Crime and prosperityhttps://indianexpress.com/article/opinion/columns/crime-and-prosperity-ncrb-data-assam-crime-5075945/

Crime and prosperity

Development could facilitate crime in absence of law enforcement strategies.

Delhi Accident, Delhi Car Accident, Prashant Vihar Accident, Prashant Vihar Car Accident, Sixteen-year-old, Delhi News, Latest Delhi News, Indian Express, Indian Express News
According to NCRB data, the figures for total crimes and crime rate in India for 2016 were 2.97 million and 379 crimes per lakh population. (Photo for representation)

(Written by Kula Saikia)

Are development and crime twin sisters that grow and evolve together? According to NCRB data, the figures for total crimes and crime rate in India for 2016 were 2.97 million and 379 crimes per lakh population. Both these are higher than the corresponding figures for previous years. A concerned citizen may want to know how the development process has impacted criminal behaviour in our society. Most people agree that crime reduction and prevention has to be an important goal of the state’s development agenda. It is expected that an upward shift in the quality of life would create a general well-being and thereby, help reduce the rates and levels of crime.

The probable reason for such crime reduction has been sought in the rise in the opportunity cost of committing crimes by economists like Gary Becker, who discussed criminal behaviour like any other economic activity based on rational choice. This would mean that the criminal would base his/her decision to commit a crime on a cost-benefit scale. The inverse relationship between crime and development has been borne out by several studies. For example, the 2011 report of the United Nations Office on Drugs and Crime (UNODC) found that the richer countries have far lower rates of violent crime than the poorer countries.

A number of other studies have also arrived at similar conclusions. However, a macro look at crime and its relation with development indices in the context of India reveals that both have been co-evolving at the same pace. It appears that improvement in economic prosperity as measured by the per capita net state domestic product (NSDP) has not resulted in the decline of crime rates in the prosperous states. For example, the richer states like Haryana, Gujarat, Maharashtra, Kerala and Karnataka had higher IPC crime rates, while the poorer states including UP, Bihar and Odisha had lower crime rates than the all-India average in 2015.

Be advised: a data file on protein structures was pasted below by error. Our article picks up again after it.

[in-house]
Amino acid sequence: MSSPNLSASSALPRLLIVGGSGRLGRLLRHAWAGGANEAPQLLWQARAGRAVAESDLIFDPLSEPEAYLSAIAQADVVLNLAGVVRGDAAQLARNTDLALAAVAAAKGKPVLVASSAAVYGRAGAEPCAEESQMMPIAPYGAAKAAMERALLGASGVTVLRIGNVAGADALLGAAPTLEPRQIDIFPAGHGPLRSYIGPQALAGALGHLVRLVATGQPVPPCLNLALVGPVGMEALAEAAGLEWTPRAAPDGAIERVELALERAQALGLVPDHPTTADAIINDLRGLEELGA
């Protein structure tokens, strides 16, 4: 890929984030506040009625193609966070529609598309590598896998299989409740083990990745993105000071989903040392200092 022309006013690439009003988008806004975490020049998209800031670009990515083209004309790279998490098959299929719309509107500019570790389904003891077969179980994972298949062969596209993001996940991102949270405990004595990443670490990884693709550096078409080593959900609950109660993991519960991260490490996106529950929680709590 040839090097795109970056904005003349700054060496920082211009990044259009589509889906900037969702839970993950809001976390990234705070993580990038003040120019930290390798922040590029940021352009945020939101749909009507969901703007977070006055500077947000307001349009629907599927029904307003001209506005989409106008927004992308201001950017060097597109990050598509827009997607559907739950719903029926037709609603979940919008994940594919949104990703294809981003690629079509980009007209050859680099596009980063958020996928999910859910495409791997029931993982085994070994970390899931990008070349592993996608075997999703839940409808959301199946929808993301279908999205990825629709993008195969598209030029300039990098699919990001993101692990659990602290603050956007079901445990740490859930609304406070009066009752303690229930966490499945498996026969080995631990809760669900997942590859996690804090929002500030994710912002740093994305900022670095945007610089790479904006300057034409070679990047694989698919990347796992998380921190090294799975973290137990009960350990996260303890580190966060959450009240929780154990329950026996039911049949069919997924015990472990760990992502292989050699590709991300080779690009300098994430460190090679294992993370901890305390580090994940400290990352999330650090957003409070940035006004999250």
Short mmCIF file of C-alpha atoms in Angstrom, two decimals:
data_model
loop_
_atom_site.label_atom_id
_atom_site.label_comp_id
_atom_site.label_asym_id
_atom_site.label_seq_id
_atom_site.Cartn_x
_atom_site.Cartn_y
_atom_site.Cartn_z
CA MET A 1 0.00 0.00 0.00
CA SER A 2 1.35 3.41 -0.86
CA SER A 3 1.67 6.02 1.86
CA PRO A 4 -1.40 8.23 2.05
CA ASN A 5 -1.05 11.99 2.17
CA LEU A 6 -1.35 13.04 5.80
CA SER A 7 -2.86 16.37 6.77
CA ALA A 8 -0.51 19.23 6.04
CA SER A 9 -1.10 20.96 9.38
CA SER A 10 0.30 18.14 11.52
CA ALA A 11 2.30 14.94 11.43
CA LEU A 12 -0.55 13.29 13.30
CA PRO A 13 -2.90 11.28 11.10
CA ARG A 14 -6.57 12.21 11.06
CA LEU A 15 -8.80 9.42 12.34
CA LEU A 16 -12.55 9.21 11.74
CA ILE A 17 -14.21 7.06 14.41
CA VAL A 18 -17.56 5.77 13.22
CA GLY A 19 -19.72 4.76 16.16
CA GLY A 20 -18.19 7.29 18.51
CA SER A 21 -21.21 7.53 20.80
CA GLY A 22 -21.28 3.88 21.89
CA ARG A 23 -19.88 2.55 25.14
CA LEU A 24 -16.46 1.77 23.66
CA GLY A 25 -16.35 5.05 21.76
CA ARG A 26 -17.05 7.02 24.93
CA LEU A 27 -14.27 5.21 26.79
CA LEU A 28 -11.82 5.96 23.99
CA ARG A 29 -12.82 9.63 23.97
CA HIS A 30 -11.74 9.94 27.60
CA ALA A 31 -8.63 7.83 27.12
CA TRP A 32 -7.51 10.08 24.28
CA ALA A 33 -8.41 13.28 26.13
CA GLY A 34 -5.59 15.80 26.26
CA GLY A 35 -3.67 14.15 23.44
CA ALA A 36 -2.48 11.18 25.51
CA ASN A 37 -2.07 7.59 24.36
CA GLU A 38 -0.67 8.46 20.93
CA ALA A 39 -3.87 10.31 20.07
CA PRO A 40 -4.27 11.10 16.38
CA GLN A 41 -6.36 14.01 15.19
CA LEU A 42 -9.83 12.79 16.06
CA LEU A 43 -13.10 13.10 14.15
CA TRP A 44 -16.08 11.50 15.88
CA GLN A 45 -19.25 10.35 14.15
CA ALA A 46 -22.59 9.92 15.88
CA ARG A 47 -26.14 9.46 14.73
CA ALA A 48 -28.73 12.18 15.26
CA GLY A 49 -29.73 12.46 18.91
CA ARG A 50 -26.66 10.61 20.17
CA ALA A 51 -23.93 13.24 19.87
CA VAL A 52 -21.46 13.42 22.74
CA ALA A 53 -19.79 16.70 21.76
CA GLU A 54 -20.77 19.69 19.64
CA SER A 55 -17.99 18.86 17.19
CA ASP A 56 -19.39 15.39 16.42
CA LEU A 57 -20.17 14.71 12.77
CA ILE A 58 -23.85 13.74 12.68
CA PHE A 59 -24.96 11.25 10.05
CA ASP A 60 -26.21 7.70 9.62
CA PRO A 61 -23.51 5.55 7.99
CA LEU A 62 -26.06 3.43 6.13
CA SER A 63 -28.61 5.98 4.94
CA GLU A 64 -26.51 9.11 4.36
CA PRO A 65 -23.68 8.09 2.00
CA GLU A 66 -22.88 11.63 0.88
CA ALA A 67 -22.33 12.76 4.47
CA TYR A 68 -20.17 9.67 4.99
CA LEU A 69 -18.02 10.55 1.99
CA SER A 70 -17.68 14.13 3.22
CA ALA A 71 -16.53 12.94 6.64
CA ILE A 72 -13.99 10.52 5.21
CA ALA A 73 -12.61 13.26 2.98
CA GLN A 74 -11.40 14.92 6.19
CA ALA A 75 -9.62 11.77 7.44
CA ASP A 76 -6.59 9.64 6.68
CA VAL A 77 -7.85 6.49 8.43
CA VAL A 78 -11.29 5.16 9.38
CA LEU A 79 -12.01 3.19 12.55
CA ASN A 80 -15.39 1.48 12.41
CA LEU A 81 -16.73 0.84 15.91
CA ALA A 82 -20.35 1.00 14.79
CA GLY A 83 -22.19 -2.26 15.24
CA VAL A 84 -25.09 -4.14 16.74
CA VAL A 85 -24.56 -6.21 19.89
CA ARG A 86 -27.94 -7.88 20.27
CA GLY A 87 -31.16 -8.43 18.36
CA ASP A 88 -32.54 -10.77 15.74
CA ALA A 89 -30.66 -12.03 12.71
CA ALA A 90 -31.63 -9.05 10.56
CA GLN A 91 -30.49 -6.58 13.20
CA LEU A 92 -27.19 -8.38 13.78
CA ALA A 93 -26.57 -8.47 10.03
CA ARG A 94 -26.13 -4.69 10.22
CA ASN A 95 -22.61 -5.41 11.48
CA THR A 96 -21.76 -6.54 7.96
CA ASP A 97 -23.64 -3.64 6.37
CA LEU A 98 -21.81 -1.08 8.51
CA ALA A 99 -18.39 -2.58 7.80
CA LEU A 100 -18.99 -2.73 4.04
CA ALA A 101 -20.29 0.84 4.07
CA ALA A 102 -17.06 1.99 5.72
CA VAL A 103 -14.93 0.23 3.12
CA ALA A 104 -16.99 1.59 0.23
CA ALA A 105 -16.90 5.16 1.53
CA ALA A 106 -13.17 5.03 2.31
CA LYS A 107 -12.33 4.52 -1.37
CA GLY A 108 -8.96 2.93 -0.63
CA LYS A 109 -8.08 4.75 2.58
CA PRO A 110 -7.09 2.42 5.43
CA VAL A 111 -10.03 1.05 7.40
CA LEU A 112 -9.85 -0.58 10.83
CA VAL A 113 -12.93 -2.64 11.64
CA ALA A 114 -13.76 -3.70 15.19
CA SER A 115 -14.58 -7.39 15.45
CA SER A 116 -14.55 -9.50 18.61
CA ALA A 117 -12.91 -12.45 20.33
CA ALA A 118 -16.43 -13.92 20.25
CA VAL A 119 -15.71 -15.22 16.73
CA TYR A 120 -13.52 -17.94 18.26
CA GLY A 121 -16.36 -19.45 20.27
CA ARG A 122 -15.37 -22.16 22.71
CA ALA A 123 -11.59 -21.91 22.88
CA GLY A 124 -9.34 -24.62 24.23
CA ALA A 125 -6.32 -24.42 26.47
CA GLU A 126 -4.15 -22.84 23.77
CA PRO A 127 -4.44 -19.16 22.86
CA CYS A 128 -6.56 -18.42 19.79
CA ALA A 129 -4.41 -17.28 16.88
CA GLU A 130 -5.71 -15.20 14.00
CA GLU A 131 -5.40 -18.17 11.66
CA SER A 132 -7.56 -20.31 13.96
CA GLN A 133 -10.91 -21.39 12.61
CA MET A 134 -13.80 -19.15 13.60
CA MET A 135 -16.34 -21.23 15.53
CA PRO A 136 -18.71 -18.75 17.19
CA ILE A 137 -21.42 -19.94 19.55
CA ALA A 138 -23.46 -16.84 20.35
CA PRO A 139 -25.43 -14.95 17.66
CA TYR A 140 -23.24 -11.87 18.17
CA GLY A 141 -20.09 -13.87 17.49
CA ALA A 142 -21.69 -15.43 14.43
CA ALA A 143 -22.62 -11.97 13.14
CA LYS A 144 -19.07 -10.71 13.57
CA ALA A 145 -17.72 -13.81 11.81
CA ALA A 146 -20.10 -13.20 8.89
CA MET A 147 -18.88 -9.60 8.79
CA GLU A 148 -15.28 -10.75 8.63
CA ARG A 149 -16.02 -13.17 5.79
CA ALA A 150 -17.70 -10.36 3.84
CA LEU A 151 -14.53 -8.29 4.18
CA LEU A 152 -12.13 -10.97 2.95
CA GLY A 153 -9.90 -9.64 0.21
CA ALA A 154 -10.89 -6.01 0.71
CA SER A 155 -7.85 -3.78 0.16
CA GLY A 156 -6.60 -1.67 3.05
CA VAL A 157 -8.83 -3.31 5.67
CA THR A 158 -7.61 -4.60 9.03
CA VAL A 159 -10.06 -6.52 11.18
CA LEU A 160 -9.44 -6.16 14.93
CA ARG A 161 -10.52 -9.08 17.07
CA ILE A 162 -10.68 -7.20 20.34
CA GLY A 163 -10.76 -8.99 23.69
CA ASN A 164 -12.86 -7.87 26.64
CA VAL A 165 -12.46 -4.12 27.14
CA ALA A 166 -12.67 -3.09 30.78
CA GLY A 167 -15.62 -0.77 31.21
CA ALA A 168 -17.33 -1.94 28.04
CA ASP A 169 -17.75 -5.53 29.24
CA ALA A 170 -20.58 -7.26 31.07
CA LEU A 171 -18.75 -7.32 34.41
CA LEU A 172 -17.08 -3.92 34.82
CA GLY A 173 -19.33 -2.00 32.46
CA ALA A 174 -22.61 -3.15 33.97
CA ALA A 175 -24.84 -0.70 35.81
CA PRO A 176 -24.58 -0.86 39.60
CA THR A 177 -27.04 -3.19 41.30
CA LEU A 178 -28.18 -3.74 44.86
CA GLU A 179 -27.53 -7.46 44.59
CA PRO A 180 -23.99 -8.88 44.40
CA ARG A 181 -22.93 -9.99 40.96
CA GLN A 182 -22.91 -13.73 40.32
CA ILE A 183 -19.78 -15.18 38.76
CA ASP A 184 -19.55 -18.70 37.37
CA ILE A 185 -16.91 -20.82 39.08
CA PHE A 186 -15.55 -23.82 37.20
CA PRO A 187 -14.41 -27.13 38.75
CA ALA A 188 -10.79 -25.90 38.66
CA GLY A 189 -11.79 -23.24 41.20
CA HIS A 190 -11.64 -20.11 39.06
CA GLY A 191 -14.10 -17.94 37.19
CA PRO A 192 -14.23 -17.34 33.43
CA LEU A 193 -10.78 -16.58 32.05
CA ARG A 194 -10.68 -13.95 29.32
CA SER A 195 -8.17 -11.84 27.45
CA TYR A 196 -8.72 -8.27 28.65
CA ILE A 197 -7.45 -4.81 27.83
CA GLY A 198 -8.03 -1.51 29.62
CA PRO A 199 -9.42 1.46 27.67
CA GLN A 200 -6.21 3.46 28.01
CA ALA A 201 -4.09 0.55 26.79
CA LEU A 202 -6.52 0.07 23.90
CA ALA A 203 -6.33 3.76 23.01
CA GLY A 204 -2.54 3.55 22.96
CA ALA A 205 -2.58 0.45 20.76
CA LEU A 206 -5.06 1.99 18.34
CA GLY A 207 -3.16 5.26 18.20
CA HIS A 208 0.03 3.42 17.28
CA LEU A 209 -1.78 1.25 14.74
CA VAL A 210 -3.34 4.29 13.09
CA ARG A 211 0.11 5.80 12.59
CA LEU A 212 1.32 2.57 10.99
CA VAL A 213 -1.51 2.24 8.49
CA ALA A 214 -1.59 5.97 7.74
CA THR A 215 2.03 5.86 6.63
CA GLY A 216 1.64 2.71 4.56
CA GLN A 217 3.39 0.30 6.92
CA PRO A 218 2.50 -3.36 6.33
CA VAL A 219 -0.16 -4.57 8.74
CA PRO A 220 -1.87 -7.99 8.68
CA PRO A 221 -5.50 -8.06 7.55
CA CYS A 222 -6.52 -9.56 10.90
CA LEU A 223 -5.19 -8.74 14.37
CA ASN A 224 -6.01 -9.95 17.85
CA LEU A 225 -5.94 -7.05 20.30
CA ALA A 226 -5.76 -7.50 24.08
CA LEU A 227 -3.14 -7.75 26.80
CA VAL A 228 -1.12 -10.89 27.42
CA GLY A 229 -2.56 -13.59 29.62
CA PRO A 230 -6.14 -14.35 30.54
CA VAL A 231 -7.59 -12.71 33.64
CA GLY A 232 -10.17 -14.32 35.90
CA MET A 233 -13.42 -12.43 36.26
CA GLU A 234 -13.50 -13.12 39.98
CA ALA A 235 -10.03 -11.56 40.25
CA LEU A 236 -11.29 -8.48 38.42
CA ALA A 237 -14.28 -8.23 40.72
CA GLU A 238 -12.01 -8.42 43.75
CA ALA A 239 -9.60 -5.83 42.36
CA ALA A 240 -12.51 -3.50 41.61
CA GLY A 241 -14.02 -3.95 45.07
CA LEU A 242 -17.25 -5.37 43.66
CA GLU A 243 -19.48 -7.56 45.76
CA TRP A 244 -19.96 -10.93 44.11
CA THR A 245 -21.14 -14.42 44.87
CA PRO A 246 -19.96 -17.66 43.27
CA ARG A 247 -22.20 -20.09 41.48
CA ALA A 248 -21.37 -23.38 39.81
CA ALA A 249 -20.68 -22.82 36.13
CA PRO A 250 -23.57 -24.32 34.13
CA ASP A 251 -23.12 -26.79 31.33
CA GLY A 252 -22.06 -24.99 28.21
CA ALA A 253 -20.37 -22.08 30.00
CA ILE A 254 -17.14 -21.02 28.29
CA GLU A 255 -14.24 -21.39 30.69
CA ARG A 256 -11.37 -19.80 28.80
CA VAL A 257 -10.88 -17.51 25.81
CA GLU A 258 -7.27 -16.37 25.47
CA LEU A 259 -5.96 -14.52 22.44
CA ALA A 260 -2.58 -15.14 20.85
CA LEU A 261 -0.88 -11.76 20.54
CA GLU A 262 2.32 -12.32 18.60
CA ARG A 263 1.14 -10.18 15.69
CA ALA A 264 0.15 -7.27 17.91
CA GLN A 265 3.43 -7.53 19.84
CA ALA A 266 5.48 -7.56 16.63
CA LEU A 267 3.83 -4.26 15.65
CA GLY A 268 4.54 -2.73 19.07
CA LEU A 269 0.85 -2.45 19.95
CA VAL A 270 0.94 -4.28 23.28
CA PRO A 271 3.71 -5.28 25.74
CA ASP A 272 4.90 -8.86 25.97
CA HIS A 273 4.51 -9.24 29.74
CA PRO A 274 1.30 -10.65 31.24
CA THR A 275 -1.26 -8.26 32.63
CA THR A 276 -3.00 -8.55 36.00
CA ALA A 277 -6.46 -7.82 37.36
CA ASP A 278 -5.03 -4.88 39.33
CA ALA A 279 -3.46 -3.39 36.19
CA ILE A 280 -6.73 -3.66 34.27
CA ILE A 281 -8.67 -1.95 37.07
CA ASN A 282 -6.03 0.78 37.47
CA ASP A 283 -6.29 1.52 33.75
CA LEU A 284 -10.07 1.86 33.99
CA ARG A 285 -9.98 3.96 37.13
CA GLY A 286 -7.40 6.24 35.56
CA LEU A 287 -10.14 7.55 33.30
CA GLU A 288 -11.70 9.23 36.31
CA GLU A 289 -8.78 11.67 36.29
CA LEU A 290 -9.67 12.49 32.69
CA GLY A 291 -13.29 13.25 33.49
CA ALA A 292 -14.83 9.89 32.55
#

Advertising

Even a militancy-affected state like Assam has been no exception to this trend. Between 2004-05 and 2012-13, Assam witnessed a steady rise in per capita incomes. At the same time, crime rates also showed a steady increase. At the district level, the more developed districts had higher crime rates than the less developed districts during the corresponding time period. However, the general expectation connects high crime rates to a low level of development since criminal activities adversely influence the various parameters of economic growth. Not only does crime undermine the rule of law, it erodes people’s faith in the security of private property, which is vital in a market economy. Moreover, crime extracts a price from business enterprises. Rising crime rates give rise to a feeling of insecurity, apprehension and fear. Evidence suggests that rise in crime discourages both domestic and foreign private investment and even forces the flight of investible resources. The increase in security-related expenses curtails profit margins, downgrading the competitiveness of firms. One would, therefore, conclude that crime has a negative impact on development.

The reverse, the impact of development on overall crime reduction, may not be that easy to gauge. The rise in crime in prosperous states could be explained as the result of increased reporting and registration of crimes. This is because overall development leads to progress in other indicators like improvement in literacy, fall in school dropout rates, empowerment of marginal groups, which encourages them to approach law enforcement agencies when necessary.

There is another possibility. The rise in economic activities could also open up more avenues for crime, especially if the opportunity cost of crime falls in the absence of a concomitant improvement in law enforcement strategies, logistics and other necessary infrastructure essential for the delivery of justice. Thus, development planners must account for additional manpower and appropriate logistic support system if ordinary citizens are to enjoy the fruits of progress in a less-crime environment.